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New laws regarding foreigners in the Czech Republic
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MrWright



Joined: 27 Feb 2008
Posts: 118
Location: Arizona

PostPosted: Sat Mar 29, 2014 4:33 pm    Post subject: Reply with quote

Any update on this? I'm an American licensed teacher looking to teach in Europe, and it seems the CR is my only real option. Am I wrong in this? Is the CR still an option for Americans? One of the posts said to get your degree notarized and apostilled. Do I need both on the same copy of my degree? Or should I get one copy apostilled and another notarized? Same question for transcripts, teaching certificate and so on. I would appreciate any help/input.
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spiral78



Joined: 05 Apr 2004
Posts: 9375
Location: On a Short Leash

PostPosted: Sat Mar 29, 2014 7:17 pm    Post subject: Reply with quote

Czech Rep, Slovakia, Poland, possibly Germany as a free-lancer, and points East (Russia) are legal options.
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teflworldwideprague



Joined: 13 May 2009
Posts: 4
Location: Prague

PostPosted: Mon Apr 07, 2014 11:08 am    Post subject: Reply with quote

I second Spiral78 on all of that. In addition there is Turkey and Hungary. In Hungary there is a way to work legally but I don't know it off hand. In Spain and France you can enroll in a language course and apply for a student visa which allows you to work 20 hours a week, which is basically considered full-time teaching.

The CR is definitely still an option. We have many Americans on our course monthly get jobs and visas here. The most common way these days is to get a Trade License and Business Visa. The whole nostrification process was taking too long and eating up a big part of the 90 days that you are allowed in the Schengen Territory. Plus with a work permit you are tied to one school. With the Business Visa you are more of a freelancer that can work at multiple schools.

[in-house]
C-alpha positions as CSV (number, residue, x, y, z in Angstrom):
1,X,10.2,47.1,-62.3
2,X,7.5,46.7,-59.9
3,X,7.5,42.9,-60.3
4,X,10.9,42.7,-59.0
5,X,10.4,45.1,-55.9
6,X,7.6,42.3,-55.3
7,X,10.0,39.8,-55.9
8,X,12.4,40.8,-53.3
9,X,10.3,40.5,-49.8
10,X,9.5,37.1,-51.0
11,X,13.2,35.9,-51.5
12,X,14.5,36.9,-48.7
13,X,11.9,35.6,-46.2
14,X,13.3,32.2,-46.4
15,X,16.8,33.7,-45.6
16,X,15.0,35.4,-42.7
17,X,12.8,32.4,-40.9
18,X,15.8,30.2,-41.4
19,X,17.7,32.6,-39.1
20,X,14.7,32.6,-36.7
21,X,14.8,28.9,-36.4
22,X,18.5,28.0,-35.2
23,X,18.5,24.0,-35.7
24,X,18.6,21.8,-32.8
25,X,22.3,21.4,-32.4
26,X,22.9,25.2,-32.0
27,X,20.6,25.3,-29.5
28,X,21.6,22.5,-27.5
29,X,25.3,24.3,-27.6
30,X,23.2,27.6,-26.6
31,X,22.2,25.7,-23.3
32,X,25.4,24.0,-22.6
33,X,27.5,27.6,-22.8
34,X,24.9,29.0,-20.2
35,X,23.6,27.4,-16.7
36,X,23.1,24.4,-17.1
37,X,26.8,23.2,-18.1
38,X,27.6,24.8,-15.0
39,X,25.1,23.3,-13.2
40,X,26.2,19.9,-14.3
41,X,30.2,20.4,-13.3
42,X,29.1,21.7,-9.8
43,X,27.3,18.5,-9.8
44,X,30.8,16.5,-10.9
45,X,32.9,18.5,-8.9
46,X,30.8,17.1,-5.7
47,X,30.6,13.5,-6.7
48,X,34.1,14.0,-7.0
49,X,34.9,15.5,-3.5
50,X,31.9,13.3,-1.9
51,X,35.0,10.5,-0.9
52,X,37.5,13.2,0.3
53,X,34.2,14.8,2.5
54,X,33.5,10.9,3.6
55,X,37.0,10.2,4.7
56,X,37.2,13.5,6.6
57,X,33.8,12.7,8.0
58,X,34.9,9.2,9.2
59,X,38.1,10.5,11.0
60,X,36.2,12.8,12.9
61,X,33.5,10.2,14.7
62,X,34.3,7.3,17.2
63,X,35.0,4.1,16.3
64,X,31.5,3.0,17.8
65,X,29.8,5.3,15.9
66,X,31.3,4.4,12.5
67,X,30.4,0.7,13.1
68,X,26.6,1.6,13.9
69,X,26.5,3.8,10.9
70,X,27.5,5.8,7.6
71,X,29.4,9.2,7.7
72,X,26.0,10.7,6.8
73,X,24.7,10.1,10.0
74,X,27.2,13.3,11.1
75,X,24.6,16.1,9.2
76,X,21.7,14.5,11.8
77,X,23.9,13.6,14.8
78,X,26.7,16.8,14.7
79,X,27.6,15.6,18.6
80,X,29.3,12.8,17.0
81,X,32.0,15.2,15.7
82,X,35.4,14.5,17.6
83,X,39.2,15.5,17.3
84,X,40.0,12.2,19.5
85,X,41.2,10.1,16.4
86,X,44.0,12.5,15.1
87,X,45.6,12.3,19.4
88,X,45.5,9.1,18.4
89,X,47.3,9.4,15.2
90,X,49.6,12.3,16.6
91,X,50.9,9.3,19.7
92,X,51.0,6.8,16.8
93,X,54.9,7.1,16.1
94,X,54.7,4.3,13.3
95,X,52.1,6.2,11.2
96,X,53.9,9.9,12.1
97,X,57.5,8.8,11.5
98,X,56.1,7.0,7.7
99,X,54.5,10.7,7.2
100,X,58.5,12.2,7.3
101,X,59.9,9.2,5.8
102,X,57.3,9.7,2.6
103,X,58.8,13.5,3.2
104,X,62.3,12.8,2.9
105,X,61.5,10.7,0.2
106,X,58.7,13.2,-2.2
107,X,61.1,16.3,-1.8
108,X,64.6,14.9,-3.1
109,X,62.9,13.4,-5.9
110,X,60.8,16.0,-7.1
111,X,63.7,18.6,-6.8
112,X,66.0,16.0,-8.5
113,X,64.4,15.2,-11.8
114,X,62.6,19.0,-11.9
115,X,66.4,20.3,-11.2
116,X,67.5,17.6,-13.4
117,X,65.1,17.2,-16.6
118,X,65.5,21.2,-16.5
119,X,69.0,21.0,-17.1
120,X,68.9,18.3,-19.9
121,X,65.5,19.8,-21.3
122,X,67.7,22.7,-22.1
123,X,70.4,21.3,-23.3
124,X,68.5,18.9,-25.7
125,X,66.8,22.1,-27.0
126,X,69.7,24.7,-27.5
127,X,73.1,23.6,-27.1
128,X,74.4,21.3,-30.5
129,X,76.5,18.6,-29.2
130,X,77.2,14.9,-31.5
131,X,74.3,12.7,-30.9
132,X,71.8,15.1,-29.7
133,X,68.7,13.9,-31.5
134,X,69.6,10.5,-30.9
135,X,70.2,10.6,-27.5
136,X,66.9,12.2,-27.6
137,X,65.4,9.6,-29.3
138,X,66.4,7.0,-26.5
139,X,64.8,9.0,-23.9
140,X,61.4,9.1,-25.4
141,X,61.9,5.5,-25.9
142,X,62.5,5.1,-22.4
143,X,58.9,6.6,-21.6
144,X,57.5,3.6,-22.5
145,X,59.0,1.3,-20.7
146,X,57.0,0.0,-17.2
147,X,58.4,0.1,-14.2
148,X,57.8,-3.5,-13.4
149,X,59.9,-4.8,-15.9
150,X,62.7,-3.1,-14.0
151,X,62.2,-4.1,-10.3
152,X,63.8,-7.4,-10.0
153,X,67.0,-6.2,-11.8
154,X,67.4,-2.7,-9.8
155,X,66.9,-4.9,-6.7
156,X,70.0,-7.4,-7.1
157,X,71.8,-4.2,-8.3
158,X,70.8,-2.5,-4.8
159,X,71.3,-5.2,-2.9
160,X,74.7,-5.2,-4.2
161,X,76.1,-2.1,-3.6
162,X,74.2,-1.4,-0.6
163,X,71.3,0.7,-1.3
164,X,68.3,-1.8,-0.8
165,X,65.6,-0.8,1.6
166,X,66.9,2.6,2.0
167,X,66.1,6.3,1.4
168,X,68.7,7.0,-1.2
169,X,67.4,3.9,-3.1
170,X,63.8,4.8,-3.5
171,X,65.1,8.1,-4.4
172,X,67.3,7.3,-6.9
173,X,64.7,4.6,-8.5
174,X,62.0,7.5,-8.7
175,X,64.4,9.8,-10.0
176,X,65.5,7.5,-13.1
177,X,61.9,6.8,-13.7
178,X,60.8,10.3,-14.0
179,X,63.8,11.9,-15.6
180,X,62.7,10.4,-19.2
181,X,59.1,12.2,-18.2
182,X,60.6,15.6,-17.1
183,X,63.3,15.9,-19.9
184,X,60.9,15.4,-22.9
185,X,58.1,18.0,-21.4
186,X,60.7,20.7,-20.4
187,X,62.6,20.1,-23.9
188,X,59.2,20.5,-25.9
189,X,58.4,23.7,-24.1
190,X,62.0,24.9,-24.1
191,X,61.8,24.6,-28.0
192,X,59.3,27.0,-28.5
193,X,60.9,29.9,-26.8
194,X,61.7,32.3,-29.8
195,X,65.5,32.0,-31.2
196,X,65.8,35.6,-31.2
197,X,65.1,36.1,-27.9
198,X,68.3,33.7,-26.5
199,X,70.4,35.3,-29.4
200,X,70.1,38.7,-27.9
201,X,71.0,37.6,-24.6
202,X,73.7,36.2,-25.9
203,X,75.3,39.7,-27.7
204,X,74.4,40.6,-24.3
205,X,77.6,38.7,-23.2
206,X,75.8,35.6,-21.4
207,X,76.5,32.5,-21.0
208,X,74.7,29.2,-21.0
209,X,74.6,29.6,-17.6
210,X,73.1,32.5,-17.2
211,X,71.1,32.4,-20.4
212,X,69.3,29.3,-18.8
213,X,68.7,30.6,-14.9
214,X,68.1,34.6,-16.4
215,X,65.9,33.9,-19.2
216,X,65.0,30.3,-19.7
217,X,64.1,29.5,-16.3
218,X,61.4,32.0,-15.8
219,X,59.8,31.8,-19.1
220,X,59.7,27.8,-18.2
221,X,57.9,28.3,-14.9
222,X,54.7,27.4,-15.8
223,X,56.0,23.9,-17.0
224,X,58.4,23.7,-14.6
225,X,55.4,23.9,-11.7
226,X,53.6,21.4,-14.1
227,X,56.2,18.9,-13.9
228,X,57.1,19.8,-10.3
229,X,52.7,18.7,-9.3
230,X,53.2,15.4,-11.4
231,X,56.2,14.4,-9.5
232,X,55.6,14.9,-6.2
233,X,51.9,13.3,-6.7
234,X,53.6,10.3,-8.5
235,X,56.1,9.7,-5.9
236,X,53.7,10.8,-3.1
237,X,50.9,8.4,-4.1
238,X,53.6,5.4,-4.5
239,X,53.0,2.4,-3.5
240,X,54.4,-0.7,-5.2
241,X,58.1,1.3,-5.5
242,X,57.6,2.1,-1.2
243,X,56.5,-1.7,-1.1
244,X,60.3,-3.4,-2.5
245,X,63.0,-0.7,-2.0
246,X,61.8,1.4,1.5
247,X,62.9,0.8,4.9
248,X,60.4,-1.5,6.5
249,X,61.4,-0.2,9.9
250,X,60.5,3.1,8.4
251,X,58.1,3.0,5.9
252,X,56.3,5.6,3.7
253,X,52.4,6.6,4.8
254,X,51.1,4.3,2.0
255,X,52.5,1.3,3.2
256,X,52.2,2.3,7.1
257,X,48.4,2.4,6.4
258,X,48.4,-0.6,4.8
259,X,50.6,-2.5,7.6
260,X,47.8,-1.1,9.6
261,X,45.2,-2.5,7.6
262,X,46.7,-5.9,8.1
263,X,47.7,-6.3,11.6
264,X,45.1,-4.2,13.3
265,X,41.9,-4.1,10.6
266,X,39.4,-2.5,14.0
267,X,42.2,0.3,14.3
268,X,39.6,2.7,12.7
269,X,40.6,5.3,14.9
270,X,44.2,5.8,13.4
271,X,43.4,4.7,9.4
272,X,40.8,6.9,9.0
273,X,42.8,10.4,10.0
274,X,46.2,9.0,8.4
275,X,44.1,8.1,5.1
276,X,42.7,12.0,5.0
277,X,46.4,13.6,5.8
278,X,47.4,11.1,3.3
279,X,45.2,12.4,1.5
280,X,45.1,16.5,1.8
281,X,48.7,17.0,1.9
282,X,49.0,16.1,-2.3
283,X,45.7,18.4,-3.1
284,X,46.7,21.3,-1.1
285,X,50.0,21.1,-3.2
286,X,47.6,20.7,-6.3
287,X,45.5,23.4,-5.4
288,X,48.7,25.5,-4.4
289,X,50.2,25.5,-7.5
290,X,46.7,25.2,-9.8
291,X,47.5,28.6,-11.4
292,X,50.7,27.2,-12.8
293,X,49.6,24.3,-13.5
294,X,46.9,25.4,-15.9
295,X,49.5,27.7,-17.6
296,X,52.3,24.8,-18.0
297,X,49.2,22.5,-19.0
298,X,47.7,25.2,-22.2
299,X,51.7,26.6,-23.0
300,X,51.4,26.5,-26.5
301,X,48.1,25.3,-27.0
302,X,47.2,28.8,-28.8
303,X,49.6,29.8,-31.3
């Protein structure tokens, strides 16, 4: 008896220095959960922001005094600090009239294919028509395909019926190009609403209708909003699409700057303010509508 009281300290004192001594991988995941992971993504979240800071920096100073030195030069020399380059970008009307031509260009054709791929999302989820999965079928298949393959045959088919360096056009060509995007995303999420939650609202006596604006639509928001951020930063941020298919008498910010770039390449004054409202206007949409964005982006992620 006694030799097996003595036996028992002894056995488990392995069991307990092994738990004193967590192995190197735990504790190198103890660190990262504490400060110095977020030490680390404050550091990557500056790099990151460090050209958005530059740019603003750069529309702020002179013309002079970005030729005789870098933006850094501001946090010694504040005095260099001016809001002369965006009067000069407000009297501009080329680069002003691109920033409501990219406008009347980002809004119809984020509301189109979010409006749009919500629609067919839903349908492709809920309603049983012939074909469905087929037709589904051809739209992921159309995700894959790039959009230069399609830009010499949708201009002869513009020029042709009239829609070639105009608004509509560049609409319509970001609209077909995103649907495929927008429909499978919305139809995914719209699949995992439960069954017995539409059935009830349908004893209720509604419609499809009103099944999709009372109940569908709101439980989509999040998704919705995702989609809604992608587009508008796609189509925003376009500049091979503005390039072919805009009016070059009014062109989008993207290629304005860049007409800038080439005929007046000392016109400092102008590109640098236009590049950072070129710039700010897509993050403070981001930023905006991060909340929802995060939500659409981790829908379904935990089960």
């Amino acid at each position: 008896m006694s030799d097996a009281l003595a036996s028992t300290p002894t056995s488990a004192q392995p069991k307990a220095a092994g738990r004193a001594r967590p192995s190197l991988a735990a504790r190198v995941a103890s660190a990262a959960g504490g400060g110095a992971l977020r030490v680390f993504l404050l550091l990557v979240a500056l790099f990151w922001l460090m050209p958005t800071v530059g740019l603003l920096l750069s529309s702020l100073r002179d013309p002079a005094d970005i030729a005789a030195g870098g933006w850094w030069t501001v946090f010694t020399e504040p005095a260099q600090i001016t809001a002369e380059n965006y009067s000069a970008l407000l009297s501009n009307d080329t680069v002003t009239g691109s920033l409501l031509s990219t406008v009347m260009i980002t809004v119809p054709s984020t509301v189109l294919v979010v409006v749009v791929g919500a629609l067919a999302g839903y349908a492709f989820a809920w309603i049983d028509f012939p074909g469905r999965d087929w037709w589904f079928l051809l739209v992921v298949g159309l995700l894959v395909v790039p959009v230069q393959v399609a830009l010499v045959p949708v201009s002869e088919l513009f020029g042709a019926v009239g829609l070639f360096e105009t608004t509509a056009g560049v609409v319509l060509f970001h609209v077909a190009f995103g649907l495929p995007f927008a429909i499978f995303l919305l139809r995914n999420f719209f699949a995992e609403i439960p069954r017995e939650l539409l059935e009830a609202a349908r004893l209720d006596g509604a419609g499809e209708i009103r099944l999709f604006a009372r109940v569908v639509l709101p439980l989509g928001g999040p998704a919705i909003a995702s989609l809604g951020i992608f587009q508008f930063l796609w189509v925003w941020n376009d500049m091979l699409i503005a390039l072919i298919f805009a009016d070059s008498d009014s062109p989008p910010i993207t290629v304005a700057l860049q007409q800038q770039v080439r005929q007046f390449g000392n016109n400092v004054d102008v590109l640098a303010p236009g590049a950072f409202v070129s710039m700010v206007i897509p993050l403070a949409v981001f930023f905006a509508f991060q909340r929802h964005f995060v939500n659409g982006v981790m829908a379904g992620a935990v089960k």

Feel free to contact me for more info.

Cheryl info@teflworldwideprague.com
www.teflworldwideprague.com
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spiral78



Joined: 05 Apr 2004
Posts: 9375
Location: On a Short Leash

PostPosted: Mon Apr 07, 2014 12:38 pm    Post subject: Reply with quote

Quote:
In Hungary there is a way to work legally but I don't know it off hand. In Spain and France you can enroll in a language course and apply for a student visa which allows you to work 20 hours a week, which is basically considered full-time teaching.




Hungary has the CETP program (there is a current thread on the General Europe forum with more info on this), but it's basically very low-paid- as are all teaching jobs in Hungary these days!
http://forums.eslcafe.com/job/viewtopic.php?t=106135&start=0

It is actually possible to sign up for language - or other university study- courses in Spain or France and thereby get a student visa. BUT The courses have to be full time university courses (which cost a fair amount of money). Part time language courses at a language school don't qualify.


Last edited by spiral78 on Mon Apr 07, 2014 5:21 pm; edited 1 time in total
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Xie Lin



Joined: 21 Oct 2011
Posts: 305

PostPosted: Mon Apr 07, 2014 3:59 pm    Post subject: Reply with quote

Quote:

It is not actually possible to sign up for language - or other university study- courses in Spain or France and thereby get a student visa. BUT The courses have to be full time university courses (which cost a fair amount of money). Part time language courses at a language school don't qualify.


I think this may be true in France--I haven't kept up-to-date, so I can't say--but it is no longer true in Spain. A full-time university course is not the only course of study that now qualifies for a student visa. The program DOES have to be approved by the Ministry of Education, and it must include a minimum number of hours per week of study. There are Ministry approved language schools. But keep in mind two things: a year-long course with enough hours to qualify costs a chunk of money (as Spiral suggested); and you will have very little time left to enjoy the country after both studying and teaching.

.
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spiral78



Joined: 05 Apr 2004
Posts: 9375
Location: On a Short Leash

PostPosted: Mon Apr 07, 2014 5:23 pm    Post subject: Reply with quote

Thanks for updated into!
Also a good point that 20 contact hours of teaching (plus prep and travel) is a full time job. Regular study on top of that would be tough.
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